SGA Senate plans to focus on engagement, ethicsBy Elizabeth Manning | 01/17/2012 11:10pm
The Student Government Association begins the spring semester with a flood of new ideas and plans for the future.
In the coming weeks, several bills will be proposed, including one that would allow any student on campus to have the opportunity to write legislation. Students can go on the SGA website and submit a piece of legislation they want passed, and have it presented on the senate floor.
Ryan Flamerich, Speaker of the Senate, said this bill was the first in a series aimed at giving students more of a voice within the SGA.
“We hope that this bill will really expand the power of students on campus in relation to the SGA,” Flamerich said.
Another bill planned for later this month will give students the right to argue any legislation. Students can petition and have their case heard in front of the judicial board.
The Senate Ethics Code is another piece of legislation proposed to extend powers to students. Following events in September that led to the resignation of many SGA members, the code will hold the senate accountable.
The code is designed to hold officials accountable and will allow the SGA to withhold funding and payment from officials who are not doing their jobs.
Other plans for the spring semester include a permanent memorial located at Marr’s Spring, beside ten Hoor Hall, honoring the students who died in the April 27 tornado, as well as any students who have passed while attending UA.
Senator Kirkland Back and Creative Campus are planning the Druid City Arts Festival, a week of events dedicated to the arts, while another senator is planning a series of events highlighting Black History Month.
A battle of the bands concert is also in the works. It will feature a number of local and student bands, and the proceeds will go to the SGA scholarship endowment fund and towards a student body marker on the 9/11 memorial in NYC.
Elliott Bell, a member of the student affairs committee on the SGA Senate, is currently partnering with Jonathan Thompson and SGA Attorney General David Simpson to spearhead a plan to help feed hungry students at UA.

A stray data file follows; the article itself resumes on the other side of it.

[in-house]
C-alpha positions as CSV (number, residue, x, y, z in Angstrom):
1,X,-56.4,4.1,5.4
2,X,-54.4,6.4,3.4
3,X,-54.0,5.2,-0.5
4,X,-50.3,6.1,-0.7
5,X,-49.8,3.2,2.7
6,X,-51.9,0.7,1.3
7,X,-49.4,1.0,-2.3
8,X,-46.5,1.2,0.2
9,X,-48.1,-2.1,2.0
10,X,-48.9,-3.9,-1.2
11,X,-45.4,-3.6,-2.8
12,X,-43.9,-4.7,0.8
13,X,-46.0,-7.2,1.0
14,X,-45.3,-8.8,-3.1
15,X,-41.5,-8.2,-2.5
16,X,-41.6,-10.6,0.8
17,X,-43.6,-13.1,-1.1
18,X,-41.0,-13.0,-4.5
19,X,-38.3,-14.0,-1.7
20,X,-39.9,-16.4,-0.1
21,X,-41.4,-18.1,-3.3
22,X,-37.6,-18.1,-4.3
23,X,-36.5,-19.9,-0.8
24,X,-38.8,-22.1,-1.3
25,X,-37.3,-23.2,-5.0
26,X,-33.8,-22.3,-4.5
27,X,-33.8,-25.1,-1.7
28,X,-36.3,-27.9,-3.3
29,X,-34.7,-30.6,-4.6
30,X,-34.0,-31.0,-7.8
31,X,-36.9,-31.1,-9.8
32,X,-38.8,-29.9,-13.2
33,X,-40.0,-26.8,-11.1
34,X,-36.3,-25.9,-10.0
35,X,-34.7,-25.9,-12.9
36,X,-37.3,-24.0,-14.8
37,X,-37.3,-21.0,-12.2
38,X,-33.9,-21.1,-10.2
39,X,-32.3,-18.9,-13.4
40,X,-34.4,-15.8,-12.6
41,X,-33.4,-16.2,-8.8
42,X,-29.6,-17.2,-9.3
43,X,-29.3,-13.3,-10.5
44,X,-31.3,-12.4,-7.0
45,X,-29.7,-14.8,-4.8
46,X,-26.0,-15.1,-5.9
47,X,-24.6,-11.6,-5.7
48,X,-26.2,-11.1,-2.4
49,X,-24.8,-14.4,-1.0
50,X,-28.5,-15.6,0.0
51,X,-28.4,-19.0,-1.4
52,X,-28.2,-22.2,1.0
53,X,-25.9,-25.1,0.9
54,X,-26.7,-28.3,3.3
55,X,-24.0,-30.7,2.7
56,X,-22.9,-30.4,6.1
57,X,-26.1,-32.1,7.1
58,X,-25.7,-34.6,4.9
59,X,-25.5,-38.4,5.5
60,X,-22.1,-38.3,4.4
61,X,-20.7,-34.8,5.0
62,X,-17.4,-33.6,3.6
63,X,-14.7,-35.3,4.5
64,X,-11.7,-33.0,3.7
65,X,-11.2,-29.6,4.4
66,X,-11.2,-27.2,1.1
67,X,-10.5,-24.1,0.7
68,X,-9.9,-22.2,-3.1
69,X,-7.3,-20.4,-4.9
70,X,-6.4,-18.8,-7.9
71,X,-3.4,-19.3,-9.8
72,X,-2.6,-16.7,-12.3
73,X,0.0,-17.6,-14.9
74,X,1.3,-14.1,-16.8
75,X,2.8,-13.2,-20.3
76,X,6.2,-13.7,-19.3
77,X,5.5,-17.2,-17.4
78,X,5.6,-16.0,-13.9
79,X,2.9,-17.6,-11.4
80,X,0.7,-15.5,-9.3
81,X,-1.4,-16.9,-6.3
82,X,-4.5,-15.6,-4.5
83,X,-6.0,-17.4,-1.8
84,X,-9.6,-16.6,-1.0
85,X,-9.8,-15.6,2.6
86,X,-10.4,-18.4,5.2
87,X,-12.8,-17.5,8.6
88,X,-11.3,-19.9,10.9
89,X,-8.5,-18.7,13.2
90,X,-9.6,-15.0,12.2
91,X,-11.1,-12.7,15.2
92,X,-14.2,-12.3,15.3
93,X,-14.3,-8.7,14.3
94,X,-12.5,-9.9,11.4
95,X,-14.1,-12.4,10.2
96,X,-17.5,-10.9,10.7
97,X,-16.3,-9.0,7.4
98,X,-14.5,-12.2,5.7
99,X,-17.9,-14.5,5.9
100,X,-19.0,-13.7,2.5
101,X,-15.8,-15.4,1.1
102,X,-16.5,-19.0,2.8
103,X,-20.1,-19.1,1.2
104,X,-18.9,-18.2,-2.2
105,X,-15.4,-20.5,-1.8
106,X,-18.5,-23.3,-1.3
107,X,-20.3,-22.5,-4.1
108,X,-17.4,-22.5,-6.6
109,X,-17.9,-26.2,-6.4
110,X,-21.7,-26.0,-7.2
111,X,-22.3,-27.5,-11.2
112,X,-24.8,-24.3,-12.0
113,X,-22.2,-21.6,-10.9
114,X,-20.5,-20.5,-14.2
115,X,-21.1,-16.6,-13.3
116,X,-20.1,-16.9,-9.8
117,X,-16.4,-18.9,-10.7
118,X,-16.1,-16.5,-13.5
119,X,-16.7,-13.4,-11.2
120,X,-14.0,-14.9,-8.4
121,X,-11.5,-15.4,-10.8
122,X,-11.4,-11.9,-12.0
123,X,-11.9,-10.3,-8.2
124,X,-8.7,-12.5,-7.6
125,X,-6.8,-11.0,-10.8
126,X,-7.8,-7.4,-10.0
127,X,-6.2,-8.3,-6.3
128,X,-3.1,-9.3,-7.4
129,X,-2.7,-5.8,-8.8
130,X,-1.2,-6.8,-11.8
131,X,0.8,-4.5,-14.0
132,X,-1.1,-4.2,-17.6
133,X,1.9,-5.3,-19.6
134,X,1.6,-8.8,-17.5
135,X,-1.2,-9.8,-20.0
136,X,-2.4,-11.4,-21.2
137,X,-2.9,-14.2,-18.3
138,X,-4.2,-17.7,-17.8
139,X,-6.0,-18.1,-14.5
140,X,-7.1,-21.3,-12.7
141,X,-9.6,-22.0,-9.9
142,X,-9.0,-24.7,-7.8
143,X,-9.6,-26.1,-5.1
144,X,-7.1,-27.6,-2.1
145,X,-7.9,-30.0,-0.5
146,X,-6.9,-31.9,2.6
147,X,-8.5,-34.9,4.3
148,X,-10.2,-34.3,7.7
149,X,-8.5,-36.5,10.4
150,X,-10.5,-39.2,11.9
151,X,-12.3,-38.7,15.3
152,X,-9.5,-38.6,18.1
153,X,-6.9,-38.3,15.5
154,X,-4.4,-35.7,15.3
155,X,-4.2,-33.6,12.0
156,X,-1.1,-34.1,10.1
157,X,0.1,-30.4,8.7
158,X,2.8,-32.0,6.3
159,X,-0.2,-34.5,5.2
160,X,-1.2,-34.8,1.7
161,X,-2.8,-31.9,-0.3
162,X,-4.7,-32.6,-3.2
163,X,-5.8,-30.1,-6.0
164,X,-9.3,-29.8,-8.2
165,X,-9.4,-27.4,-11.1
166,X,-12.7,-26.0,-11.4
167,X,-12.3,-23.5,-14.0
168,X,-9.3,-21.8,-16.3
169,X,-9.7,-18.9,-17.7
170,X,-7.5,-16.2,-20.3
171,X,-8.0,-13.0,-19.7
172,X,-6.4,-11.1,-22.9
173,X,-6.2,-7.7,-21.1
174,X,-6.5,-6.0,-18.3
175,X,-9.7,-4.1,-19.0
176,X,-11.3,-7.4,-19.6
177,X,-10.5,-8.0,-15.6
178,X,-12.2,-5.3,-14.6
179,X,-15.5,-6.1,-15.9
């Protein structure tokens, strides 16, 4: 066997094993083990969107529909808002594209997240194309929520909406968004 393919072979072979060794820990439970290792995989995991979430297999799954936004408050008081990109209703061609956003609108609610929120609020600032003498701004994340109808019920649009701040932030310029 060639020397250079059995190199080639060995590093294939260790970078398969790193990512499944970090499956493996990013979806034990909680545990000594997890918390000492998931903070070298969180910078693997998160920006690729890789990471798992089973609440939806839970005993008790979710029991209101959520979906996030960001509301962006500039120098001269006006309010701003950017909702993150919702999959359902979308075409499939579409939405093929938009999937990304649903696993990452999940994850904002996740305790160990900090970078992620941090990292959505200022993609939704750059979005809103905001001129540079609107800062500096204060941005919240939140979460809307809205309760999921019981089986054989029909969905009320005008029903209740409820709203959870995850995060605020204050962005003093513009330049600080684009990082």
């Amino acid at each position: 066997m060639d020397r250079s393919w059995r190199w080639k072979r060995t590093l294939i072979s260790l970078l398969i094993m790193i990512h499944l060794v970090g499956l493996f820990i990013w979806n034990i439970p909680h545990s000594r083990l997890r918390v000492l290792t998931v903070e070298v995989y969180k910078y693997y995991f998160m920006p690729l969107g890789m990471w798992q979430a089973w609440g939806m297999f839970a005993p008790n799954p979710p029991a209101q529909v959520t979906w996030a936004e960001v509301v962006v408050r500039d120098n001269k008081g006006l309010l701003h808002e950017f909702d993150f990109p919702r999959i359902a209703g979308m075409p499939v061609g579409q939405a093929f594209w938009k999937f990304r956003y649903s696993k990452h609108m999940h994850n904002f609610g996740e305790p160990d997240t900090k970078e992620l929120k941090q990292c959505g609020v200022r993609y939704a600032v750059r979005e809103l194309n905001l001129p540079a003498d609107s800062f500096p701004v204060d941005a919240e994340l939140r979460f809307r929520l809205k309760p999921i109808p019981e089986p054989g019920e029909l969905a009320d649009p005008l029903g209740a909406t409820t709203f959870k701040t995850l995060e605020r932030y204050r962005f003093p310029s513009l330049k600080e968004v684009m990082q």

“Basically we’ve seen a need for such a plan, with over a third of the state unemployed and tuition hikes, students don’t have the funds necessary,” Bell said.
Bell also said they had noticed SGAs at other colleges across the country implementing similar plans, such as in California, where tuition rose 8 percent in fall 2011. Funding for the student meals could come from a variety of places.
Bell mentioned the idea of funding through the administration in the form of gift cards, but the most probable idea would be to use the leftover meals of students on meal plans at the university.
While the plan is still not definite, the SGA will negotiate with Aramark to use around 10 percent of unused student meals and to be placed into a fund for students who are deemed in need of them. The plan is currently projected to be available for students in the fall 2012 semester.
Senate Communications Director Austin Gaddis stressed that the main goal of SGA for the semester.
“In light of all that happened with SGA last semester, we have really tried to make
SGA something that is truly representative of all students,” Gaddis said. “With the improved senate, the overlying theme we can take from it is that we are doing all we can to make the students feel more involved and welcome.”